Let’s hope the aliens invade soon

David Soler

It’s been a subliminal message roaming the globe for a long time: Mankind’s economic and political problems are so rooted and seemingly unsolvable, that the only hope for a pan-solution is being invaded by an alien race with the potential to put our species’ long-forgotten survival purpose in the crosshair.

The last straw on the camel’s back? Transformers. Putting aside considerations about the movie, the flick trivializes all mankind’s problems, blurring civilians’ and soldiers’ roles and uniting everybody to fight Megatron’s dudes. Admit it: it’s a powerful movie with a helluva message!

Just to refresh your memory, the first serious attempt on an alien-triggered mankind solution came from Independence Day. The movie Transformers met the requirement of being visually jaw-dropping, as did Independence Day, but at the time, the memo about mankind’s redemption was somehow lost, maybe not helped by the fact that in ’96, the world – or at least Yankeeland – had too few problems.

An alien invasion to unite all men could seem preposterous, but on a less galactic – and amazingly factual – scale, did you know Pepsi-Cola Co. won a Nobel Peace Prize in 1993?

Okay, indulge me: It wasn’t a conventional Nobel, of course, but one of the ignominious prizes Harvard awards every year for outstanding feats that, in the organizers’ own words, “first make people laugh, and then make them think.” The reason a soft drink company won it is that in 1993, the Pepsi guys announced the wrong winner in a sponsoring contest, creating a millionaire in the Philippines and bringing warring factions together for the first time in the nation’s history among the 800,000 riotously expectant winners. Funny?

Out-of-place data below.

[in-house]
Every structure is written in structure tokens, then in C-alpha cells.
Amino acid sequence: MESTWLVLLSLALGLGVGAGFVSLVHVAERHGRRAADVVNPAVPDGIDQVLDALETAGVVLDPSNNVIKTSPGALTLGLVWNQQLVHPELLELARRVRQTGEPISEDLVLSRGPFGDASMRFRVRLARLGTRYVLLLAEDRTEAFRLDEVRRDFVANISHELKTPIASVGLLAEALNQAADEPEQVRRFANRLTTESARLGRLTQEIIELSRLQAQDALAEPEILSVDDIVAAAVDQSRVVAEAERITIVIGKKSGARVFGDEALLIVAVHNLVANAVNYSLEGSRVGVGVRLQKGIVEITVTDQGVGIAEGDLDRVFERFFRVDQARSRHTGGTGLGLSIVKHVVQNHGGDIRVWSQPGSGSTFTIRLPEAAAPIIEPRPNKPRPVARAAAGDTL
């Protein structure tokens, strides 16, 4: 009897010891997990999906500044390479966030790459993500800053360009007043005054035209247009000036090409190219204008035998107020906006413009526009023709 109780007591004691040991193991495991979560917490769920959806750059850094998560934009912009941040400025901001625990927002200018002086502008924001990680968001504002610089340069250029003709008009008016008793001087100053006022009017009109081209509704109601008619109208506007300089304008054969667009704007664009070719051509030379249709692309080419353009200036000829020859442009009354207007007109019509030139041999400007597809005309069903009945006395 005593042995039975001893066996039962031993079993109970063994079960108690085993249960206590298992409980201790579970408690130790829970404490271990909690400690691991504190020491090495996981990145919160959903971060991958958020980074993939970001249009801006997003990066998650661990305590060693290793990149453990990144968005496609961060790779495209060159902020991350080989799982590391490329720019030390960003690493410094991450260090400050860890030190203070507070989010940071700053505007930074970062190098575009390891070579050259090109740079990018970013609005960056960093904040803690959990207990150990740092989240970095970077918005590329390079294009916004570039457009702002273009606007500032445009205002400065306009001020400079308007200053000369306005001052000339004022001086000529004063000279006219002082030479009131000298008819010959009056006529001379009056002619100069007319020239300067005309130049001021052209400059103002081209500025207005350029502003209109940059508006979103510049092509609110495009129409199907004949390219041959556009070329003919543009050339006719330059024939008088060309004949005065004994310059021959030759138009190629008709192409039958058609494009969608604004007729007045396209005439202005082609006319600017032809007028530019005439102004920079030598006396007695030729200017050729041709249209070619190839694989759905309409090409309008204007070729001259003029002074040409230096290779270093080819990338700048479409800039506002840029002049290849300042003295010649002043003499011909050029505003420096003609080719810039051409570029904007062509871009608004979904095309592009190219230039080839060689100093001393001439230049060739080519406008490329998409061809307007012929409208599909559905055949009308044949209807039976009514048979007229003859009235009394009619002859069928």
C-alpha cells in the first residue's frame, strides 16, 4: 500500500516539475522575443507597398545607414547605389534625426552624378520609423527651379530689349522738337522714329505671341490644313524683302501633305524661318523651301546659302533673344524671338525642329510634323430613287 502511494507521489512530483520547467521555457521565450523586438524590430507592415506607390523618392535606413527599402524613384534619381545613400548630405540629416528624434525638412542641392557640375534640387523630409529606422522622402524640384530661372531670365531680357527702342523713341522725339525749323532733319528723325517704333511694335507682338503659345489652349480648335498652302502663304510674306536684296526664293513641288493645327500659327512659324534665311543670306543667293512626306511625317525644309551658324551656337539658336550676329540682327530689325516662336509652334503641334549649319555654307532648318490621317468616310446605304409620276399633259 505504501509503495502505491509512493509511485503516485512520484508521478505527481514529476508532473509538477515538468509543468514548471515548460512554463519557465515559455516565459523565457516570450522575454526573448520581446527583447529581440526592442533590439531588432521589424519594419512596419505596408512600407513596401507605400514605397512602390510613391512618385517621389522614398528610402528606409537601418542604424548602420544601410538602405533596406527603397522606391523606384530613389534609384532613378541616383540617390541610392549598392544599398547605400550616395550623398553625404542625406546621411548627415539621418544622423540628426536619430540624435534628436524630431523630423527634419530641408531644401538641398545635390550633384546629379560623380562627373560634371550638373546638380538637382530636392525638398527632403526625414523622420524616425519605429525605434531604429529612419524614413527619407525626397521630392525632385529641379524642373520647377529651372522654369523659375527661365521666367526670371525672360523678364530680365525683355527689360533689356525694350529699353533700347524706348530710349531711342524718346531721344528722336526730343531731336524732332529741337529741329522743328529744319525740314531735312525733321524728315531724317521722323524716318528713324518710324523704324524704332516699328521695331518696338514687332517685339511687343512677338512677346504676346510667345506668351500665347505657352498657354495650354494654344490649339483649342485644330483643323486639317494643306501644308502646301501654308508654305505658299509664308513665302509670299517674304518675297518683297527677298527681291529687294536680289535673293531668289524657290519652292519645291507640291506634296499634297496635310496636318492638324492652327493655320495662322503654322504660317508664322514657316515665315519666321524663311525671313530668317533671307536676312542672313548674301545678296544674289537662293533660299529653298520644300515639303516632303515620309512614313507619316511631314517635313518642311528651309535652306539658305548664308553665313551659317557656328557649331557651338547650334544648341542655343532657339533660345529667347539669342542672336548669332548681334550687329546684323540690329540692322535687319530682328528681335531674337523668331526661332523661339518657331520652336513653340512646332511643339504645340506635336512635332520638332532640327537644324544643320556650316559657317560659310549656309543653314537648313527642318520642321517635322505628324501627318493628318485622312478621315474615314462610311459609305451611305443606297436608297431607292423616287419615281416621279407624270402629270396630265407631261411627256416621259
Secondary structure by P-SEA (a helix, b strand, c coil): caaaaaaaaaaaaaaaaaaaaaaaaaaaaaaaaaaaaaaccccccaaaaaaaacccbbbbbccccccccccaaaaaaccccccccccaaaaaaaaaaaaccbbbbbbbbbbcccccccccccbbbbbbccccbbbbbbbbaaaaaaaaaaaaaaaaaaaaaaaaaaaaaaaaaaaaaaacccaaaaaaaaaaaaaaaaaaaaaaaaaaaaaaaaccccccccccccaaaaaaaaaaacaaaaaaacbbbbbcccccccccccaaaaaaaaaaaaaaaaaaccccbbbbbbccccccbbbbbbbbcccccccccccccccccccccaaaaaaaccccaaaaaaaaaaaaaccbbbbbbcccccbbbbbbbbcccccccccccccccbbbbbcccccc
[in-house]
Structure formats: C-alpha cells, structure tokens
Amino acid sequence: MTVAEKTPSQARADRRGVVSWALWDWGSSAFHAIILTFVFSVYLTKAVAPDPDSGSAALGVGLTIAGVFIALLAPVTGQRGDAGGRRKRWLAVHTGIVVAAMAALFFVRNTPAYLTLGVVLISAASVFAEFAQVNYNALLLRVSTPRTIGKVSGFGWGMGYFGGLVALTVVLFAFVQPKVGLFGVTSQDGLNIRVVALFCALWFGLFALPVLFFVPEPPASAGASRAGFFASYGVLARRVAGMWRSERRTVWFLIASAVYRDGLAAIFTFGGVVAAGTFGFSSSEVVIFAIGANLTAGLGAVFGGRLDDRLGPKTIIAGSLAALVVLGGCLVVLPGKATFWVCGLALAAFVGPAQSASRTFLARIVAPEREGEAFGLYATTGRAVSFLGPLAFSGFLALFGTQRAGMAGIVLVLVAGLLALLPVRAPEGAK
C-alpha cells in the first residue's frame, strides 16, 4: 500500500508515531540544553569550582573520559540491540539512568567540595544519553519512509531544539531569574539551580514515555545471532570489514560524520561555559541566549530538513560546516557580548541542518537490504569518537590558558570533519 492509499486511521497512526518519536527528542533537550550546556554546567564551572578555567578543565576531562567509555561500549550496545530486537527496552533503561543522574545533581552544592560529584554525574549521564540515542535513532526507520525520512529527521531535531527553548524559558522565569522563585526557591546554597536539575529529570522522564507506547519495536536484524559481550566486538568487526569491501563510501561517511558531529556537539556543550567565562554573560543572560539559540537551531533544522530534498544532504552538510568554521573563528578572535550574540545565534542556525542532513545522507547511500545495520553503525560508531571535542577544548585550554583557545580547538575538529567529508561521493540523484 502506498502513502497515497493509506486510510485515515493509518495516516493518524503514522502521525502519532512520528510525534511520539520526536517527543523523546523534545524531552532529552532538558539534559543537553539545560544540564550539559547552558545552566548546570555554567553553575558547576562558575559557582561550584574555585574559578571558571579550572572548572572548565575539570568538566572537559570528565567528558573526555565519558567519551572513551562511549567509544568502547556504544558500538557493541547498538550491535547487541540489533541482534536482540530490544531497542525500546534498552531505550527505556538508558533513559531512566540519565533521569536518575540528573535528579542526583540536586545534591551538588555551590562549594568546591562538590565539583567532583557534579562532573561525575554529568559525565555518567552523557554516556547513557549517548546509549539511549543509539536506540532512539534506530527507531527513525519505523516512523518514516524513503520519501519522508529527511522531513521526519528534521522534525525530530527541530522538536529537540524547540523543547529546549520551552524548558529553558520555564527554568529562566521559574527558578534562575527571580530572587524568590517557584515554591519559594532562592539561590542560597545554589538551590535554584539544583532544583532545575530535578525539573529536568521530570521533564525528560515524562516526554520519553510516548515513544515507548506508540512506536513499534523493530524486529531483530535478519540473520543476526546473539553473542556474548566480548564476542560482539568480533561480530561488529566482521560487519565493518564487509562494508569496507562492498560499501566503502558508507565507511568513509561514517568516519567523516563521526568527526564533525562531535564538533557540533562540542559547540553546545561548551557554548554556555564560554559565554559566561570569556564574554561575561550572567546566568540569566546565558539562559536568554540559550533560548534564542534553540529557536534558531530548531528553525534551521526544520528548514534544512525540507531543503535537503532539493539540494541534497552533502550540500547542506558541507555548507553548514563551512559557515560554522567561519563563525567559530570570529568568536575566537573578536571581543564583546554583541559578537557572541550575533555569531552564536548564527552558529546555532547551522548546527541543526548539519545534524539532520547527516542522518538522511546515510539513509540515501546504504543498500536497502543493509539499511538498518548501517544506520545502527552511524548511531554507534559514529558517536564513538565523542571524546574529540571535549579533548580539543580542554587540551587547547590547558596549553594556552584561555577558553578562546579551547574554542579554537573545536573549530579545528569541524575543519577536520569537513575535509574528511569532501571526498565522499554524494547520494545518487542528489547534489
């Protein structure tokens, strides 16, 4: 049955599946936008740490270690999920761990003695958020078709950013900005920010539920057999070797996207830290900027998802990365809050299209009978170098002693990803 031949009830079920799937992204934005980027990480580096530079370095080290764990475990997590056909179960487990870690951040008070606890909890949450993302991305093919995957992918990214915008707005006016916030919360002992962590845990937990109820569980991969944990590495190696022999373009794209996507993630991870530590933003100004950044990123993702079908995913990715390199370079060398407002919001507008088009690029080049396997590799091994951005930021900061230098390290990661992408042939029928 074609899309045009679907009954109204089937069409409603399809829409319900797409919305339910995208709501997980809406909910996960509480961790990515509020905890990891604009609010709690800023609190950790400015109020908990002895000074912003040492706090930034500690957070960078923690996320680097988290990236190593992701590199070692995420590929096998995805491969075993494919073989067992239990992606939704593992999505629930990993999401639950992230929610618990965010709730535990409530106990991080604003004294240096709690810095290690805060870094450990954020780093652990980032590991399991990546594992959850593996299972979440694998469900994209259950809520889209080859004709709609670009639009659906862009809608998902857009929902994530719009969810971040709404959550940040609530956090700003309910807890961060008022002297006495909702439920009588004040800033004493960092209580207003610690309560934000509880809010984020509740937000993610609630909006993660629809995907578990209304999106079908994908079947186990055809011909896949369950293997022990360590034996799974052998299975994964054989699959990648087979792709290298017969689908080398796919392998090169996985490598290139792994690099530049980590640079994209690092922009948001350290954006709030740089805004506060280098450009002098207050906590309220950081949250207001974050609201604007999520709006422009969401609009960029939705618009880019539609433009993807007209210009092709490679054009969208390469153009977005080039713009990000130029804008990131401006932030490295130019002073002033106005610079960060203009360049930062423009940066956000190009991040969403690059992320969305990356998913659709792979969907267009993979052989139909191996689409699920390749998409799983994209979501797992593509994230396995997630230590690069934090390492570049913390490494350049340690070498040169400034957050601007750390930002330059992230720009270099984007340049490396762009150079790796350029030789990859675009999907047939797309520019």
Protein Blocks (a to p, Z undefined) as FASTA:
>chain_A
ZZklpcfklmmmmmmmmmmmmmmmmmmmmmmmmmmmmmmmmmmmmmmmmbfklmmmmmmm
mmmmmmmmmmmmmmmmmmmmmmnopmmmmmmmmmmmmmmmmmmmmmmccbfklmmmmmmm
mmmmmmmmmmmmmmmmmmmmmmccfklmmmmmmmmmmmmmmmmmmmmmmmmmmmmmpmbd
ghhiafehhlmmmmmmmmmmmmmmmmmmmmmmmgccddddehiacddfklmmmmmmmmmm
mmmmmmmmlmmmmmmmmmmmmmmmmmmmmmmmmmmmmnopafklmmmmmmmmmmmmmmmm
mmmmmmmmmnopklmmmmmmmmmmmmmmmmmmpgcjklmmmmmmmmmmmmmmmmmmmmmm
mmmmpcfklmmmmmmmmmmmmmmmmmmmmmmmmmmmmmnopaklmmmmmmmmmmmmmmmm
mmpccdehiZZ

Should we be surprised that our planet could be saved only by galactic foreigners, as movies want us to think? For some reason foreigners seem to bring huge potential – maybe UFOs are the key after all.

In the 21st century, it looks as though the United Nations and NGOs could be joined by the civic potential of eye-entertaining movies and the peace-broker potency of palate-happy drink companies.

David Soler is a biomedical sciences graduate and a columnist for the Summer Kent Stater. Contact him at [email protected].